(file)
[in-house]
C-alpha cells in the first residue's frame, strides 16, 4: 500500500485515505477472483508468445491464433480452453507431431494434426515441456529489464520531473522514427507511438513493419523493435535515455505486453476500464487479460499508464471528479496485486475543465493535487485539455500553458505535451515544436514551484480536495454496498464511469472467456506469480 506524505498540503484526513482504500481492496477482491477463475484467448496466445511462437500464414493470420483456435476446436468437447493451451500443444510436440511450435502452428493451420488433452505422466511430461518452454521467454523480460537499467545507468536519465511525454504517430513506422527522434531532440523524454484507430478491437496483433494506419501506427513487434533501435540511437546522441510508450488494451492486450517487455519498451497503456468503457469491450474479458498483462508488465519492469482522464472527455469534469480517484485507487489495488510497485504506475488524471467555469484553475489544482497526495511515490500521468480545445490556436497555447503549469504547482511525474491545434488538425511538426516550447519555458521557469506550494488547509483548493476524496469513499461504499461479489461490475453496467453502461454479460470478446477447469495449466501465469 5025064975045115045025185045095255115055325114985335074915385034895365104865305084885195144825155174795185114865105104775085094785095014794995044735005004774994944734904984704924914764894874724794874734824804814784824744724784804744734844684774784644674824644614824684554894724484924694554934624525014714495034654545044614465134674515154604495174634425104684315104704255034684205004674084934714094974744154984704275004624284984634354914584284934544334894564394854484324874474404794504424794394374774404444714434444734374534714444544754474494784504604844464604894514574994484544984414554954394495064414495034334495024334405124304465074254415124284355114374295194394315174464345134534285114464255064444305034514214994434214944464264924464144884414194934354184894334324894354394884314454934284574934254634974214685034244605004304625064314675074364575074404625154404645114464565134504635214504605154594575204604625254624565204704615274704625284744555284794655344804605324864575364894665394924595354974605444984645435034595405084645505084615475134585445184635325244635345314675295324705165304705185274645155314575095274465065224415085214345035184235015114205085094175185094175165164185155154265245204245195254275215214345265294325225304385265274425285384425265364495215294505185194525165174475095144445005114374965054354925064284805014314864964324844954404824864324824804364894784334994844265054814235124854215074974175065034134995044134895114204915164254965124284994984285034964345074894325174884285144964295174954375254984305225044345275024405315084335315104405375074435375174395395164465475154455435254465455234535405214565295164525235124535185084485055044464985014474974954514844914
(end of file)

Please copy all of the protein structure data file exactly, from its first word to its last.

[in-house]
C-alpha cells in the first residue's frame, strides 16, 4: 500500500485515505477472483508468445491464433480452453507431431494434426515441456529489464520531473522514427507511438513493419523493435535515455505486453476500464487479460499508464471528479496485486475543465493535487485539455500553458505535451515544436514551484480536495454496498464511469472467456506469480 506524505498540503484526513482504500481492496477482491477463475484467448496466445511462437500464414493470420483456435476446436468437447493451451500443444510436440511450435502452428493451420488433452505422466511430461518452454521467454523480460537499467545507468536519465511525454504517430513506422527522434531532440523524454484507430478491437496483433494506419501506427513487434533501435540511437546522441510508450488494451492486450517487455519498451497503456468503457469491450474479458498483462508488465519492469482522464472527455469534469480517484485507487489495488510497485504506475488524471467555469484553475489544482497526495511515490500521468480545445490556436497555447503549469504547482511525474491545434488538425511538426516550447519555458521557469506550494488547509483548493476524496469513499461504499461479489461490475453496467453502461454479460470478446477447469495449466501465469 5025064975045115045025185045095255115055325114985335074915385034895365104865305084885195144825155174795185114865105104775085094785095014794995044735005004774994944734904984704924914764894874724794874734824804814784824744724784804744734844684774784644674824644614824684554894724484924694554934624525014714495034654545044614465134674515154604495174634425104684315104704255034684205004674084934714094974744154984704275004624284984634354914584284934544334894564394854484324874474404794504424794394374774404444714434444734374534714444544754474494784504604844464604894514574994484544984414554954394495064414495034334495024334405124304465074254415124284355114374295194394315174464345134534285114464255064444305034514214994434214944464264924464144884414194934354184894334324894354394884314454934284574934254634974214685034244605004304625064314675074364575074404625154404645114464565134504635214504605154594575204604625254624565204704615274704625284744555284794655344804605324864575364894665394924595354974605444984645435034595405084645505084615475134585445184635325244635345314675295324705165304705185274645155314575095274465065224415085214345035184235015114205085094175185094175165164185155154265245204245195254275215214345265294325225304385265274425285384425265364495215294505185194525165174475095144445005114374965054354925064284805014314864964324844954404824864324824804364894784334994844265054814235124854215074974175065034134995044134895114204915164254965124284994984285034964345074894325174884285144964295174954375254984305225044345275024405315084335315104405375074435375174395395164465475154455435254465455234535405214565295164525235124535185084485055044464985014474974954514844914